Sept. 9 (UPI) -- The U.S. Army is accepting pitches from industry for a replacement for its unmanned RQ-7B Shadow aircraft, according to an updated request for proposals published this week by the branch.
Specifically, the Army is looking for quieter tactical drones that can be transported easily and can take off and land vertically, unlike the runway-dependent Shadow, according to the Army's request for white papers.
Part of the Future Tactical Unmanned Aircraft System Increment 1, the Army is seeking drones that can provide commanders with "on the move" reconnaissance, surveillance, and target acquisition capabilities.
The Army Requirements Oversight Council approved the system's requirement in August and its initial fielding is expected in the 2023 fiscal year, with industry product pitches due by Sept. 22.
The request comes after a year-long effort to get feedback from soldiers who field-tested four vertical unmanned aircraft systems with vertical takeoff and landing capabilities.
Col. Chad Chasteen, the Future Vertical Lift Cross-Functional Team G3/5/7 director, said the feedback was part of the Army's "Buy, Try, Inform" process that will expedite the acquisition.
"This streamlined the acquisition process to have well-informed requirements in less than 18 months, which puts us on an expedited path to getting the capability into the hands of our soldiers," Chasteen said Tuesday in a press release.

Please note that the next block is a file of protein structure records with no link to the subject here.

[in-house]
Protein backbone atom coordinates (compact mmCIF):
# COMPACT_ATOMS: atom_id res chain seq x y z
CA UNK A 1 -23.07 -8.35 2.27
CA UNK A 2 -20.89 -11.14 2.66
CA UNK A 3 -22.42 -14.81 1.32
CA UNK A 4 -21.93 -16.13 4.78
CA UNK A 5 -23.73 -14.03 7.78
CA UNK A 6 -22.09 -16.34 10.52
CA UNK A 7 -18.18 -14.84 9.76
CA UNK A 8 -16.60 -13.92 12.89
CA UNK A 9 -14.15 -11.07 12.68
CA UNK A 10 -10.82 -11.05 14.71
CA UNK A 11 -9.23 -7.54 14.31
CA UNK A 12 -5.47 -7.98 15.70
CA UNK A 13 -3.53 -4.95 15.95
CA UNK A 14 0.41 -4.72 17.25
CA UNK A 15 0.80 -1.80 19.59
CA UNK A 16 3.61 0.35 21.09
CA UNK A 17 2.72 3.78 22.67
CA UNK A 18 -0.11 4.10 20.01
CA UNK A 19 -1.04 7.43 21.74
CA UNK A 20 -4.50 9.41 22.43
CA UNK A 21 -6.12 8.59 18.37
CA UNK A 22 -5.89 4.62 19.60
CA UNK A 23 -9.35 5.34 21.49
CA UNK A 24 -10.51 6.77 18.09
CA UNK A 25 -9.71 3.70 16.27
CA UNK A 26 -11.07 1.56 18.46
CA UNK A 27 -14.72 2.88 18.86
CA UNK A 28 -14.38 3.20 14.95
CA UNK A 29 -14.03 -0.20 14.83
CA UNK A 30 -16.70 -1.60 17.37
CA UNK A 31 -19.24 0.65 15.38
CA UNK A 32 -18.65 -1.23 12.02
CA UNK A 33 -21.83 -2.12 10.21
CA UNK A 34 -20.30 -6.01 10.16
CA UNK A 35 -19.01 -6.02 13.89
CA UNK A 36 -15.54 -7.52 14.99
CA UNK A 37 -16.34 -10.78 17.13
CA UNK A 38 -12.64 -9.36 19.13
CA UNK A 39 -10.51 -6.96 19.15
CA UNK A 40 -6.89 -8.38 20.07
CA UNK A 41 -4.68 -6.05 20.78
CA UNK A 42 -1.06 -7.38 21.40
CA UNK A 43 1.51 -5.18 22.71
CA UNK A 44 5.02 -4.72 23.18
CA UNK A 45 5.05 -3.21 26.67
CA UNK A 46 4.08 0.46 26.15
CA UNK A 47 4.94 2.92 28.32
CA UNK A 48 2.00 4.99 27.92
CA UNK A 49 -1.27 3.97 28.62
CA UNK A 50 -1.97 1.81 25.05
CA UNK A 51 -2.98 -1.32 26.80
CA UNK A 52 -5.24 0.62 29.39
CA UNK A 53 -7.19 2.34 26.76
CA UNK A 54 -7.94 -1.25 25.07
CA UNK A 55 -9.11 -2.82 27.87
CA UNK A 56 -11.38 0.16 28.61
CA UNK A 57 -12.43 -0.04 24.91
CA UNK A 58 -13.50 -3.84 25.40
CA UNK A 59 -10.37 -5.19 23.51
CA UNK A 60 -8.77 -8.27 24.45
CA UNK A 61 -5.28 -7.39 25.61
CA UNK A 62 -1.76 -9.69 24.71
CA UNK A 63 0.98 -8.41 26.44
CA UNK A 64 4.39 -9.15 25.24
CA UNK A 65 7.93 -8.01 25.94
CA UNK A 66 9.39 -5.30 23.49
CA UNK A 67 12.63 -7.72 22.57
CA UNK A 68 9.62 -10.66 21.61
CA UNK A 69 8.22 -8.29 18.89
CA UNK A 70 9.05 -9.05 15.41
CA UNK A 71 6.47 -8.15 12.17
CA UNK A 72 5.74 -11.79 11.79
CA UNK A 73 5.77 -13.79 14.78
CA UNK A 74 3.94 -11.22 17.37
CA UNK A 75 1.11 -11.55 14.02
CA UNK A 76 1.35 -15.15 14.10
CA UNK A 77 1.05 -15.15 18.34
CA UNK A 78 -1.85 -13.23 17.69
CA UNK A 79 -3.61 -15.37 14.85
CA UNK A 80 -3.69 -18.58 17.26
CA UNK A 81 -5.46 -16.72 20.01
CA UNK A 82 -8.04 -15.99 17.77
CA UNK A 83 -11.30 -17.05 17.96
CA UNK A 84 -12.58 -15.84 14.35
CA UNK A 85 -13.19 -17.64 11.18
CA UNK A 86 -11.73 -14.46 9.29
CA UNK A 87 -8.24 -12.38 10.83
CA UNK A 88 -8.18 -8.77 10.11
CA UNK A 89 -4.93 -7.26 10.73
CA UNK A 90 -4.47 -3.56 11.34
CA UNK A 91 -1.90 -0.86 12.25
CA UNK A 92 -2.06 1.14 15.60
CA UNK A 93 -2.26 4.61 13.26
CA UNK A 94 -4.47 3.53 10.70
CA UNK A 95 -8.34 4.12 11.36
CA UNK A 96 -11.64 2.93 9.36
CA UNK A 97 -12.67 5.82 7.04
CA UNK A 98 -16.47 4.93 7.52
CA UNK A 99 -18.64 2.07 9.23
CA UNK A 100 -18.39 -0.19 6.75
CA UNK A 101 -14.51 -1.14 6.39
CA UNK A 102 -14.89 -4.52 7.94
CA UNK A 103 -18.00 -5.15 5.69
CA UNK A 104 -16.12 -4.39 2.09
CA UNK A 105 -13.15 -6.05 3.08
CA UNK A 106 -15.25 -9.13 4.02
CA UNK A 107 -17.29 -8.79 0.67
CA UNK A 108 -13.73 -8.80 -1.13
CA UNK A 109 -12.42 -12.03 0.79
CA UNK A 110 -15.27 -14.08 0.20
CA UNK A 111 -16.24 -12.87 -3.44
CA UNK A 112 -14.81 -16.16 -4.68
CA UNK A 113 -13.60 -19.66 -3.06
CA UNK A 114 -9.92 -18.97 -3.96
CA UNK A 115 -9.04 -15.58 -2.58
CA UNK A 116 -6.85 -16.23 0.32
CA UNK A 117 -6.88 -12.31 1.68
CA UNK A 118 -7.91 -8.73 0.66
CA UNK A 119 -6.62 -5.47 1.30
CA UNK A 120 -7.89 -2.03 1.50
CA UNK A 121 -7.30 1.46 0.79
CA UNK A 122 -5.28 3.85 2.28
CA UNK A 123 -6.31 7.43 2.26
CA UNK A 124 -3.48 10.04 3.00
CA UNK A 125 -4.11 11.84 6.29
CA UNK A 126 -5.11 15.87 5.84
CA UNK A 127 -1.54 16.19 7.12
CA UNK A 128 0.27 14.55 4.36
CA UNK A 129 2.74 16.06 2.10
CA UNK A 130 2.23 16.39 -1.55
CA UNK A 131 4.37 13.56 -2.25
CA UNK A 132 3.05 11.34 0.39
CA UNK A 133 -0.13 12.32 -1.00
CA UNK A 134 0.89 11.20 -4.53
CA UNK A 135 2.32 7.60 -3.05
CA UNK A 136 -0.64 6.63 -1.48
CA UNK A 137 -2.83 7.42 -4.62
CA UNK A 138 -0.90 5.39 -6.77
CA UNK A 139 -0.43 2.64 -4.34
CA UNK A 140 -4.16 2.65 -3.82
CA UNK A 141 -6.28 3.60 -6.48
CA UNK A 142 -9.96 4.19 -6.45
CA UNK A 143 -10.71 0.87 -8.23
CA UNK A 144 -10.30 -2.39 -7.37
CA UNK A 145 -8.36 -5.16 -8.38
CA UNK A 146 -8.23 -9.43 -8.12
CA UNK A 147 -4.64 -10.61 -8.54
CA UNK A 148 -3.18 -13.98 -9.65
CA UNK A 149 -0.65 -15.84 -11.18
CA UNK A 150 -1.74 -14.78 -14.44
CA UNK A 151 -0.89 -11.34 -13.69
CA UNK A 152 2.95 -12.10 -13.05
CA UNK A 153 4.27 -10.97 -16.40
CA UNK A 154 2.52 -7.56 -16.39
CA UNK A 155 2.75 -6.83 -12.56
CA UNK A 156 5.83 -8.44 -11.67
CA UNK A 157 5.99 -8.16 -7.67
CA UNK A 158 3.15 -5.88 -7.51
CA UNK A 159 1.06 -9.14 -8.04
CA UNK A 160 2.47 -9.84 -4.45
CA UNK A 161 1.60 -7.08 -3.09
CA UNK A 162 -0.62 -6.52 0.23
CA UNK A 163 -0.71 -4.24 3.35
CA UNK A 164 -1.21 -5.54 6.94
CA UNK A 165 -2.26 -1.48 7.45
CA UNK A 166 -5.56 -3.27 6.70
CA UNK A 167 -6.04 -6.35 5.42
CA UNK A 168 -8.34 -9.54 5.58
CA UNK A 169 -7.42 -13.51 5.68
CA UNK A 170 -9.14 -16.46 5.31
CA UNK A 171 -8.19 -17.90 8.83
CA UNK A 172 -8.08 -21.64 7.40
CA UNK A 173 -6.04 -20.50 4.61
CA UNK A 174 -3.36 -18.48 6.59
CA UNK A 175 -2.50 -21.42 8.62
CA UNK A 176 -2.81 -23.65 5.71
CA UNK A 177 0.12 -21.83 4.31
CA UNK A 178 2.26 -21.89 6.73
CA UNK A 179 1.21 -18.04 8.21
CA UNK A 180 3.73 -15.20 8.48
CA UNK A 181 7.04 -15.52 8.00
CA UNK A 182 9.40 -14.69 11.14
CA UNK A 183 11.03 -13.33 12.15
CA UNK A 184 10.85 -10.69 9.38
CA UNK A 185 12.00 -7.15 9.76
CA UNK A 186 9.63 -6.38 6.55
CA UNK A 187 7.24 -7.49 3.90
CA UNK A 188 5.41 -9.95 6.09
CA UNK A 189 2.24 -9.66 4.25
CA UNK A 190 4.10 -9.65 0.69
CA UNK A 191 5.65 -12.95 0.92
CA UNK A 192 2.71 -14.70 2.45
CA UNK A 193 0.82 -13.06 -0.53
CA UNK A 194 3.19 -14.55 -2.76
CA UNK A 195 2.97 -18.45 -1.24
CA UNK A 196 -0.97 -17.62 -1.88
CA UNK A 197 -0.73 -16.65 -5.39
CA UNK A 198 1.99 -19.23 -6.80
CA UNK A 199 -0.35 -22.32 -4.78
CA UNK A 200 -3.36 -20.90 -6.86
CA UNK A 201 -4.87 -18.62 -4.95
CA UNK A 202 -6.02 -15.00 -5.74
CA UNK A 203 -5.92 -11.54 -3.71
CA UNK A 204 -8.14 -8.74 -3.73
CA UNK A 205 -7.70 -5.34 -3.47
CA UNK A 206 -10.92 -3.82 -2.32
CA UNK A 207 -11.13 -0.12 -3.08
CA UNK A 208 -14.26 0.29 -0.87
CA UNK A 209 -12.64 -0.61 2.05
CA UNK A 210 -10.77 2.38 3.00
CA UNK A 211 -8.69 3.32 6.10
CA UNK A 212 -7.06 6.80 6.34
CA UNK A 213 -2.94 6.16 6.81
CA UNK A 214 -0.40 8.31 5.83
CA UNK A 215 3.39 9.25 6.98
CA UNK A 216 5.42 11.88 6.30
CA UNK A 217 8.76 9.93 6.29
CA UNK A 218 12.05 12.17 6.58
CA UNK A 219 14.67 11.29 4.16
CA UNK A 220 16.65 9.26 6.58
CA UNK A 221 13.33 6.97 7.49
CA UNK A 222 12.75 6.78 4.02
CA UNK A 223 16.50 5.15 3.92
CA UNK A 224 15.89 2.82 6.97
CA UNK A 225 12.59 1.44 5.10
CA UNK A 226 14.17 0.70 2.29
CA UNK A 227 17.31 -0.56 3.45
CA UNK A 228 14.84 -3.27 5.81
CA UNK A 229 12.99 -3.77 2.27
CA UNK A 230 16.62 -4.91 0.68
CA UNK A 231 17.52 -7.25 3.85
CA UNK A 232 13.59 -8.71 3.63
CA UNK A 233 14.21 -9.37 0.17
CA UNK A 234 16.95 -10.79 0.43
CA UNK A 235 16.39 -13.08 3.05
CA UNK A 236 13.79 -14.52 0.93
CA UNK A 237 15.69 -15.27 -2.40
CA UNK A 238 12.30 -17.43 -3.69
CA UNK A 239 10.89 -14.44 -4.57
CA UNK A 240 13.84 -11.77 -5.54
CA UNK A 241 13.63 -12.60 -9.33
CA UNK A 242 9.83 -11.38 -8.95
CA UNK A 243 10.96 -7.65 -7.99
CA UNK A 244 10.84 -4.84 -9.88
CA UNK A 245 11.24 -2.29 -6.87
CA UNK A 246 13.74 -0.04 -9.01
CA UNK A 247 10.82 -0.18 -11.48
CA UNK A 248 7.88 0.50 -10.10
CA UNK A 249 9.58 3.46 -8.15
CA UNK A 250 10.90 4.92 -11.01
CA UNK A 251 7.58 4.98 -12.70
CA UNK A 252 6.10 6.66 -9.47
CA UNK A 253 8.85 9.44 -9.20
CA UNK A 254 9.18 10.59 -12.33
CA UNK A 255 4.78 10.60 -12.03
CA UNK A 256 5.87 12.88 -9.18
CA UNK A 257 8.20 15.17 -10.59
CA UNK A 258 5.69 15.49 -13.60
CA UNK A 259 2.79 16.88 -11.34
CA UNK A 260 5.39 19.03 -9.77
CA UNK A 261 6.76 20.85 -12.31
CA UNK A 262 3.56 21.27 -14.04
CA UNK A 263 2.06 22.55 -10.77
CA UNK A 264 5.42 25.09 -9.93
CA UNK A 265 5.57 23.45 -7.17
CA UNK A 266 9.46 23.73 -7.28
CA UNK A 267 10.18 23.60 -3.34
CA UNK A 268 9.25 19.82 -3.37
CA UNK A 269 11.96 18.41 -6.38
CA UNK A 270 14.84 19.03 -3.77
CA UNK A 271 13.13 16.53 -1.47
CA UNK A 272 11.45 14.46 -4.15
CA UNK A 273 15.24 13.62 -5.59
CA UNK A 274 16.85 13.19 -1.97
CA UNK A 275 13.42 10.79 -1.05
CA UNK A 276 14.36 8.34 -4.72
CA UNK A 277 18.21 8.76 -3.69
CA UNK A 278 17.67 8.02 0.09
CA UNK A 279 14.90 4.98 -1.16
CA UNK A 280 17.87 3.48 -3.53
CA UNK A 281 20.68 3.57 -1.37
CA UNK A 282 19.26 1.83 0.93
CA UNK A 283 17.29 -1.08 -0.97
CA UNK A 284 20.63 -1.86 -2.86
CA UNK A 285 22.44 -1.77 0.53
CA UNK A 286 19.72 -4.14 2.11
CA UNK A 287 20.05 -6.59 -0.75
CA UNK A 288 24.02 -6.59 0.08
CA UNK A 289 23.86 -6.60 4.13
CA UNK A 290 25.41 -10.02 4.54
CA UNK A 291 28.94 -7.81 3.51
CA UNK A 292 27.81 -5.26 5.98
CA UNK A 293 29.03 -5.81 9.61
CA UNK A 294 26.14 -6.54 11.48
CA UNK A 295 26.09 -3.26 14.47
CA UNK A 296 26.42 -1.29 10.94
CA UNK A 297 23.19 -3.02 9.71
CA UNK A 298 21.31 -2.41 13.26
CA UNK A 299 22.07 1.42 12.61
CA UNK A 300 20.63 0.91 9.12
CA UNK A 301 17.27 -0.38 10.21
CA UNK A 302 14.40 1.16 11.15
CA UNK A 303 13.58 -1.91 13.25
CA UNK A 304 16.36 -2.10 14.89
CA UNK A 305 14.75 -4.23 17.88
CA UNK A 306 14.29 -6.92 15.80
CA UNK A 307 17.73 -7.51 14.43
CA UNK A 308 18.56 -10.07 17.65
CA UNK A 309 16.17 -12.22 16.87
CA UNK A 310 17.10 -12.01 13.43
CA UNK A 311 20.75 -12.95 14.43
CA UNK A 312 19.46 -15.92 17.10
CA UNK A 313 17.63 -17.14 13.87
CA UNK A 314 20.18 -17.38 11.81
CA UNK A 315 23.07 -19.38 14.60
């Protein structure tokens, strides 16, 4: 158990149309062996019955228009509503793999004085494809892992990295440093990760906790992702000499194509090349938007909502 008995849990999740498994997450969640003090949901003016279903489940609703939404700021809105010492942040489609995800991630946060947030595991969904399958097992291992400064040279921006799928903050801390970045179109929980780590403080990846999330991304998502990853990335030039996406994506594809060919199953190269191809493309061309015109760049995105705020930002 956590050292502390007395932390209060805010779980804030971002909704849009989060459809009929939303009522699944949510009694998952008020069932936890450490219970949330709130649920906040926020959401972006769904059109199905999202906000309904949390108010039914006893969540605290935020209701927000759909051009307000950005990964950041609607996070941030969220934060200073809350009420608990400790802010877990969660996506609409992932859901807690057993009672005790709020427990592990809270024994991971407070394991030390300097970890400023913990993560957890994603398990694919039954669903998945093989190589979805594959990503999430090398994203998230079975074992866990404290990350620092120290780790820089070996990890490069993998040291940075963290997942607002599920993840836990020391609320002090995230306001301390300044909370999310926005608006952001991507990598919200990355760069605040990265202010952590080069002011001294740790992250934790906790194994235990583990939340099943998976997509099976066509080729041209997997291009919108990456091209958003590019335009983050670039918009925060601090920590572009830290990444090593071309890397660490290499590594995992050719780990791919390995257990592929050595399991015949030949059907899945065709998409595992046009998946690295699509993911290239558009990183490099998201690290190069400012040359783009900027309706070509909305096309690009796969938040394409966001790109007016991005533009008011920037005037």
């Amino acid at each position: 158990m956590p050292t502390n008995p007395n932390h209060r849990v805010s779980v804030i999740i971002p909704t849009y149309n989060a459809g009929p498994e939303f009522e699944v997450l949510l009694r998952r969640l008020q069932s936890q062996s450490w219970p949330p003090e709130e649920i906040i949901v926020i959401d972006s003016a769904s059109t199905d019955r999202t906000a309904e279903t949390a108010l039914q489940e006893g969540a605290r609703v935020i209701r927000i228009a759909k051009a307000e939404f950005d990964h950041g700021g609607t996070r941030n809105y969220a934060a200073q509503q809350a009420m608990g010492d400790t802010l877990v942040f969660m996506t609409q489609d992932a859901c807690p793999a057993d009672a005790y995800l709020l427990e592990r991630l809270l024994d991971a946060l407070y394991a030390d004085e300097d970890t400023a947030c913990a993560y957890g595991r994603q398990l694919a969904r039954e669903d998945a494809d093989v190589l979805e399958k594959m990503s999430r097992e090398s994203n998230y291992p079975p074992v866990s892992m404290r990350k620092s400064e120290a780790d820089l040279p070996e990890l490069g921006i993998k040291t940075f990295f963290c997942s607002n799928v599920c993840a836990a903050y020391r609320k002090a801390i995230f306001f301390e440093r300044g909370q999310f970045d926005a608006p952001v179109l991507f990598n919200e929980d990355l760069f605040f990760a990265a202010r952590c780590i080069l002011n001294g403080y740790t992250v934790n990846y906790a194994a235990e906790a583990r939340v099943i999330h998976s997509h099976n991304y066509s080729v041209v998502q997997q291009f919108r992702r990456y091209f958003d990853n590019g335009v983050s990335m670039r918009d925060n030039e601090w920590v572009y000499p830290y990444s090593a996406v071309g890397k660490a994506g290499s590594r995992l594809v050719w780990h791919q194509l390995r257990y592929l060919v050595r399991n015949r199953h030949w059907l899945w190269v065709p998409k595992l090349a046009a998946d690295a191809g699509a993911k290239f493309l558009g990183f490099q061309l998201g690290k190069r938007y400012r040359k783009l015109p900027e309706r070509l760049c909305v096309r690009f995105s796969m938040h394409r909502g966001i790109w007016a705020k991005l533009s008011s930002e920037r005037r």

Army senior aviation officials in March watched a demonstration of four drone prototypes that could replace the 30-year-old RQ-7B Shadow.
The demonstration took place during rainy conditions in Fort Benning, Ga., and included the Arcturus Jump 20, L3 Harris Unmanned Systems FVR-90, Martin UAV V-Bat and Textron Systems Aerosonde Hybrid Quad.
The results of the demonstration were used to finalize requirements for the Army Requirements Oversight Council.
Brig. Gen. Walter Rugen, director of the Army's Future Vertical Lift Cross Functional Team, told Military.com at the time that the Shadow can't fly in the rain or moist conditions and a replacement is needed quickly.
"The field is clamoring for this capability, and so I would say that I am not overstating it by saying that the Army is looking for opportunities to get this in the hands of soldiers rapidly," Rugen said.